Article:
"Where are all the ladies, daddy?"

Late last year our VP of Marketing visited the UK office with his two young daughters. As they concluded their tour, the eldest asked an awkward question - where were all the ladies?

This wasn't the catalyst for our newfound focus on diversity - that process was already underway. But it was a neat indicator of the scale of the problem.

What we need is a committee

At the start of 2016 we formed a diversity committee; I promptly joined, bringing my enthusiasm and my straight white male perspective to the mix. We identified gender diversity as our first target and got to work. Since then we've noodled along, quietly making progress.

Along the way we've made some missteps. Something I think we have failed to deliver is a strong, clear and universally inspiring motivation for tackling diversity in the workplace.

We have failed to deliver ... a strong, clear and universally inspiring motivation

In sharing external materials and some personal perspectives, we've hit upon a few motivations that haven't resonated well for me personally:

  • Diverse companies make more money. πŸ’ΈπŸ€‘πŸ’Έ
  • 50% of people are women; 50% of our developers should be too. πŸ‘­πŸ‘­πŸ‘¬πŸ‘¬
  • Our customers are n% female; we must mirror this to increase sales. πŸ‘«πŸ’°πŸ‘«
  • Do it for your (possibly hypothetical) daughter! πŸ‘¨β€πŸ‘©β€πŸ‘§

These all have some solid elements to their foundation, but they're riddled with weaknesses, too. At their best they're feeble - not compelling, with a whiff of unnecessary selfishness. At their worst, they raise the spectre of positive/reverse discrimination, spoiling what should be an inspiring and engaging effort with the bitter taste of unfair and unmeritocratic decision-making.

So why should we focus on diversity?

Over the year so far, I've hit upon two motivations that I find clear and inspiring:

1. Neurodiversity brings strength

Diversity of perspective leads to better performing teams delivering better solutions. This is backed up by research[citation needed], but also feels intuitively true: myopically-focused brains can bring technical excellence; organised brains can bring structure and predictability; social brains can smooth over the cracks to maintain a cohesive whole.

Gender biases tell you nothing about how to relate to, or what to expect from the individual.

Every human being is a mixture of strengths and weaknesses. Gender biases tell you nothing about how to relate to, or what to expect from the individual; I expect that it is entirely possible to hire women who think exactly the same as a "typical" male.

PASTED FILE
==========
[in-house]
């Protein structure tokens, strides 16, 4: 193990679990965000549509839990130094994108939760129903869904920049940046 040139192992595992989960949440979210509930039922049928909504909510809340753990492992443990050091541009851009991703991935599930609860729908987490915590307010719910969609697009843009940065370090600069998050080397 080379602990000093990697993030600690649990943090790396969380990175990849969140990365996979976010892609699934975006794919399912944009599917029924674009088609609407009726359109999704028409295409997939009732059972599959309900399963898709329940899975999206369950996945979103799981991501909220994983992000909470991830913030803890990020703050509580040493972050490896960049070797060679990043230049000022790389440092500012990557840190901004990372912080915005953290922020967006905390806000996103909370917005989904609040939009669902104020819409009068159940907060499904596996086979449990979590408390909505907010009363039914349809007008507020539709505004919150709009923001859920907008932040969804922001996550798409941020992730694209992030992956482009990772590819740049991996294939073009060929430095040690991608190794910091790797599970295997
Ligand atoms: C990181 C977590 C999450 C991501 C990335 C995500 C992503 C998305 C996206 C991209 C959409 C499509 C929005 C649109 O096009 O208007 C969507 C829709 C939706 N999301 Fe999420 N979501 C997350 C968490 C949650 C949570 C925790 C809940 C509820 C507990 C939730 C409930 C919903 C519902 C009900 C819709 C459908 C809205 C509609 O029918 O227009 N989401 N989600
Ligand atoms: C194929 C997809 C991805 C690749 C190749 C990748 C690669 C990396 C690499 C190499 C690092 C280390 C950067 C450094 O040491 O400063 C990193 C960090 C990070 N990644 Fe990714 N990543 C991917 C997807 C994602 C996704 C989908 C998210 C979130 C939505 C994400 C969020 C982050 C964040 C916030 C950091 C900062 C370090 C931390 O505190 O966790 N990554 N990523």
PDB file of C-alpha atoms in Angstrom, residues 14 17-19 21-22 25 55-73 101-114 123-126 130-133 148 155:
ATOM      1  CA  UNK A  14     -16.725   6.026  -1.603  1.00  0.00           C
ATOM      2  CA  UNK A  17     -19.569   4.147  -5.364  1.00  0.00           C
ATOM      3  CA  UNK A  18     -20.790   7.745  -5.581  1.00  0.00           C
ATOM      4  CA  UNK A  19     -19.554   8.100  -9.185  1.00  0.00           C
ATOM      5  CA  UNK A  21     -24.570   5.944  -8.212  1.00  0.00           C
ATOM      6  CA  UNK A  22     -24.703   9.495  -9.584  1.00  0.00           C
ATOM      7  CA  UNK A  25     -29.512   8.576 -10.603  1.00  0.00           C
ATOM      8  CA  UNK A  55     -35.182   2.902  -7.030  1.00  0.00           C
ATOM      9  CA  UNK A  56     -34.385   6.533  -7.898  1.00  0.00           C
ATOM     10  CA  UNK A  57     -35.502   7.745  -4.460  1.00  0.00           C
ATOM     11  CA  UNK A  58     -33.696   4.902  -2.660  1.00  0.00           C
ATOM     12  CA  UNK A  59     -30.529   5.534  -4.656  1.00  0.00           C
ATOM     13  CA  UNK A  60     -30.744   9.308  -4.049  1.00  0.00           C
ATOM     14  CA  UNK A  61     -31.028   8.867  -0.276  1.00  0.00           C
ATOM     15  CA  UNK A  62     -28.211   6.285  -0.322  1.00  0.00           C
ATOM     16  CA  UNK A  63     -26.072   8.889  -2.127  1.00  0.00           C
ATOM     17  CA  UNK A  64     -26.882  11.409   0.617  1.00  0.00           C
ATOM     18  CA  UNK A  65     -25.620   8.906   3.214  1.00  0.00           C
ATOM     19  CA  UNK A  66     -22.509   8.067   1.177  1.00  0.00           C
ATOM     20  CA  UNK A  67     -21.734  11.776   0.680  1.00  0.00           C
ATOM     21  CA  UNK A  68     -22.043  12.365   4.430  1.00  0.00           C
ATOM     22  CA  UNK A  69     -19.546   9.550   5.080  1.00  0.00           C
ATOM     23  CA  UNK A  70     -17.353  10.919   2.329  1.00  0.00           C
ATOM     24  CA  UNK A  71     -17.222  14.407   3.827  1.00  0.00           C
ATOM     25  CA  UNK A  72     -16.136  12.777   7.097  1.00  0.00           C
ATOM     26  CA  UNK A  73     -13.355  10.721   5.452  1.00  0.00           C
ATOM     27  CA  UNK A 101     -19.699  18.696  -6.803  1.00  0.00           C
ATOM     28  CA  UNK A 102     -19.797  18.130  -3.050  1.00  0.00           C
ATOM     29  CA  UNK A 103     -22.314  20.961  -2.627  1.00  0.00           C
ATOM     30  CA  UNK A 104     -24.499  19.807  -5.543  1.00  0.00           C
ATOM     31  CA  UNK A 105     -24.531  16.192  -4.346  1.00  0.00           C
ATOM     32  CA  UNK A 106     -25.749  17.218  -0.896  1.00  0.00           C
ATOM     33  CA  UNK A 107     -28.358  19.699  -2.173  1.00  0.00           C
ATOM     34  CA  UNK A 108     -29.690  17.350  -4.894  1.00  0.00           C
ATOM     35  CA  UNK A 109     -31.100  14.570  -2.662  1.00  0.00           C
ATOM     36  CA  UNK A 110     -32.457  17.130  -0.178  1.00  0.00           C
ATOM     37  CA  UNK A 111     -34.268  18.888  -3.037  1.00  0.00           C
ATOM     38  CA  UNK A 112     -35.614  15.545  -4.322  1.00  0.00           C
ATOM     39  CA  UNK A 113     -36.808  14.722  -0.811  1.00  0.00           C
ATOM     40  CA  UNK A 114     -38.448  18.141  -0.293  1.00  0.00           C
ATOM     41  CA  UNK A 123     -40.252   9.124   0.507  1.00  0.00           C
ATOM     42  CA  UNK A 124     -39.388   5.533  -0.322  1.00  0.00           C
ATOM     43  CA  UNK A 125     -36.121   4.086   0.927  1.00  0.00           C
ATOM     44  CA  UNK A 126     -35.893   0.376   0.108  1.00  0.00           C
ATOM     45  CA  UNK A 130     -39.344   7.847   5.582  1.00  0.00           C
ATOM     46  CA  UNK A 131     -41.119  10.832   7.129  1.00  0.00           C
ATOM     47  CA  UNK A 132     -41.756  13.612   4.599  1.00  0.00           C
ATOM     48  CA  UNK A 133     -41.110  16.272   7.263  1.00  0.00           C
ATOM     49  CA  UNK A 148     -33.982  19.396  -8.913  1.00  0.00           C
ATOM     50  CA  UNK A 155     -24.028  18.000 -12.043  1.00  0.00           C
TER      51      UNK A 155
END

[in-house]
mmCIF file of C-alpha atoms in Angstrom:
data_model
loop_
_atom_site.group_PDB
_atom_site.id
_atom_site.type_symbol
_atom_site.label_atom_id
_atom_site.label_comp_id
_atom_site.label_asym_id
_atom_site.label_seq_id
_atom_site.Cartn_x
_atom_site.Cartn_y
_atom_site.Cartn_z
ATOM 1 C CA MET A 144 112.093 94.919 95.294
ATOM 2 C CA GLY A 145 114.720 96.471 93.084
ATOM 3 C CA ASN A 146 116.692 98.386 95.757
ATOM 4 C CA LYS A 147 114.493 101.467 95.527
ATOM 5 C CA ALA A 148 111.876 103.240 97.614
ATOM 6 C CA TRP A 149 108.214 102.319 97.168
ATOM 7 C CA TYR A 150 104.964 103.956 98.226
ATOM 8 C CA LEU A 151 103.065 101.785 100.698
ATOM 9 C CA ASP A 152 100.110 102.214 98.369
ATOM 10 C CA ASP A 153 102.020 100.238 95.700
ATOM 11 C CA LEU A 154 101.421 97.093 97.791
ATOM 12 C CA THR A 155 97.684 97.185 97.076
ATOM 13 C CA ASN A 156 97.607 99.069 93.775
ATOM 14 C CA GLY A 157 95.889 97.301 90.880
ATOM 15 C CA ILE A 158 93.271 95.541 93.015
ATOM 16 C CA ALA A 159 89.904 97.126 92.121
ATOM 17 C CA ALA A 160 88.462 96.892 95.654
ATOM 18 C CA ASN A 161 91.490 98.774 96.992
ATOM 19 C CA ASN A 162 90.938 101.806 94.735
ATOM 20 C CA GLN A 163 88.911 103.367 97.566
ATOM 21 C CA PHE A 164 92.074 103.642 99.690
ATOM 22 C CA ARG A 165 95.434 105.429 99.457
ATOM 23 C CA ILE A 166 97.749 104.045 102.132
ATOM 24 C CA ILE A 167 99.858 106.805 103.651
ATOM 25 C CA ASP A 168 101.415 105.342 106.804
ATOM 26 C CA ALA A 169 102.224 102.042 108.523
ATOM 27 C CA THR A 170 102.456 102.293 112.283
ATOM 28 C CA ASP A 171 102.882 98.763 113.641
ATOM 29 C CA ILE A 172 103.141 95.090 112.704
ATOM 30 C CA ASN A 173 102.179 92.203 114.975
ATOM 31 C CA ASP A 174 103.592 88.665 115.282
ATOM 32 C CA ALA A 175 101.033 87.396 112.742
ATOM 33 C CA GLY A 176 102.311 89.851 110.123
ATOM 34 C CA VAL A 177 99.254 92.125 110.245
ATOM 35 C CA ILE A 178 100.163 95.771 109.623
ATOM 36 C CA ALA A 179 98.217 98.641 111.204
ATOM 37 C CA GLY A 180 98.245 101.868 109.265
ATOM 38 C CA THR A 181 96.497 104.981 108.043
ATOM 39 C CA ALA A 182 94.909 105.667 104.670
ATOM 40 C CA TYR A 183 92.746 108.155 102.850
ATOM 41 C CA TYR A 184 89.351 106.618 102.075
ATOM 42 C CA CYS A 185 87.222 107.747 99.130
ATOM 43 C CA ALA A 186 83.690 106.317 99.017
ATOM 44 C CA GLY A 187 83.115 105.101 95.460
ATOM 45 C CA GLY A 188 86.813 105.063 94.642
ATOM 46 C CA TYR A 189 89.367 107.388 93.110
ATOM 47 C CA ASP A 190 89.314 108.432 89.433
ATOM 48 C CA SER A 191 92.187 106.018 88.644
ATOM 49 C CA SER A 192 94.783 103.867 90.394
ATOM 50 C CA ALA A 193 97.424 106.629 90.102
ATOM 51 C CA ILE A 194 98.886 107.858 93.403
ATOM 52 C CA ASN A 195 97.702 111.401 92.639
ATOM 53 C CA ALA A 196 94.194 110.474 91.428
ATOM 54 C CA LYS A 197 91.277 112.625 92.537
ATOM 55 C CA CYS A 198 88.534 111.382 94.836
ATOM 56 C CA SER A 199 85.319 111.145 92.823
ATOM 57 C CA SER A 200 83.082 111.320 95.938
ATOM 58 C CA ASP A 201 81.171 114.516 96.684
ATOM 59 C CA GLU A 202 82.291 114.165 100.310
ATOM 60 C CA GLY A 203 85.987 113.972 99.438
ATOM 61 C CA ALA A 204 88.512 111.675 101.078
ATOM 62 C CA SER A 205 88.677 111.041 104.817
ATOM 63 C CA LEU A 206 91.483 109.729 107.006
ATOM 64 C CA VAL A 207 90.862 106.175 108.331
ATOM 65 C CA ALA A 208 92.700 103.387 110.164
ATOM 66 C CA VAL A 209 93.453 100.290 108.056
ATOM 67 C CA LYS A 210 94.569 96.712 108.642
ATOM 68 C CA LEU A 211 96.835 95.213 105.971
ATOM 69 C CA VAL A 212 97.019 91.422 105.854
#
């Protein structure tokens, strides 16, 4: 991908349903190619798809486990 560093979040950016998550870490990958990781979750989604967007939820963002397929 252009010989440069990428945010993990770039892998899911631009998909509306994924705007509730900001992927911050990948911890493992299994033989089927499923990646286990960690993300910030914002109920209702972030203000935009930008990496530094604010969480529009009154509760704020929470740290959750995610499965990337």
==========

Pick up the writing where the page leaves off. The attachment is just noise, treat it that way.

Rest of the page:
Striving for physical diversity is, then, a clumsy instrument to select for neurodiversity. But if certain types of brain more often inhabit certain types of body then we have to work to remove any body-based filters. In the end we want to build brilliant teams powered by the creativity and stability that comes from a varied selection of brains.

2. Striving for equality is the right thing to do

A lack of diversity, wherever it exists, exists for a reason. In the case of women in tech, that reason has to be some combination of:

  1. In general, brain types commonly correlating with biologically female gender don't find the challenges presented or the rewards delivered by a career in technology appealing.
  2. Something about the mechanisms of training for or working in a career in technology gets in the way of women following this path.

If I were to point the finger at what I believe to be the problem, I'd lay the blame firmly with option 2. Not being a brain scientist, I can't discount a general female aversion to computer science problems. Being a human with eyes and ears, however, I can see and hear the reality of barriers.

The goal is to be confident that there are no artificial barriers to women enjoying and progressing in a career that I love.

The concrete goal here should not be to hire 50% female developers tomorrow; the goal is simply to be confident that there are no artificial barriers to women enjoying and progressing in a career that I love.

[Edit: 2016-07-19] Hiring targets exist on a spectrum - 50% female developers tomorrow is one end of that spectrum. The opposite end - tackling the long term "pipeline problem" without aggressive short term targets - can also look an awful lot like doing nothing right now. As with any spectrum, as you bias towards one end of it occasionally you'll swing too far in that direction. A 50% target is aggressive and risks alienating potential allies, but if you're going to lean towards one end of this spectrum there's a lot to be said for biasing towards material action today.

Why does motivation matter?

When embarking upon a diversity effort, especially perhaps in the UK, you're going to face skepticism - especially amongst enlightened, open-minded colleagues who already think they're doing everything they need to do. If you can't share a compelling motivation, you're going to lose your audience quickly - at best they'll think you're wasting your time, at worst you'll damage morale and sour the mood around diversity generally.

If you can't share a compelling motivation, you're going to lose your audience quickly

Diversity is closely tied to equality, and striving towards equality is an important goal for any age. It's okay to make mistakes but if you pick up the cause, you want to do more good than bad.

So what next?

If there's one thing I've learned about diversity as a topic, it's that even with the best intentions it's easy to take a wrong turn in one's thinking and end up being stupid.

The only thing to do is keep the ideas rattling around in the rock-tumbler of discussion - I'll try and keep writing as my thoughts evolve, and if anybody has a perspective they'd like to share I'd love to hear it :)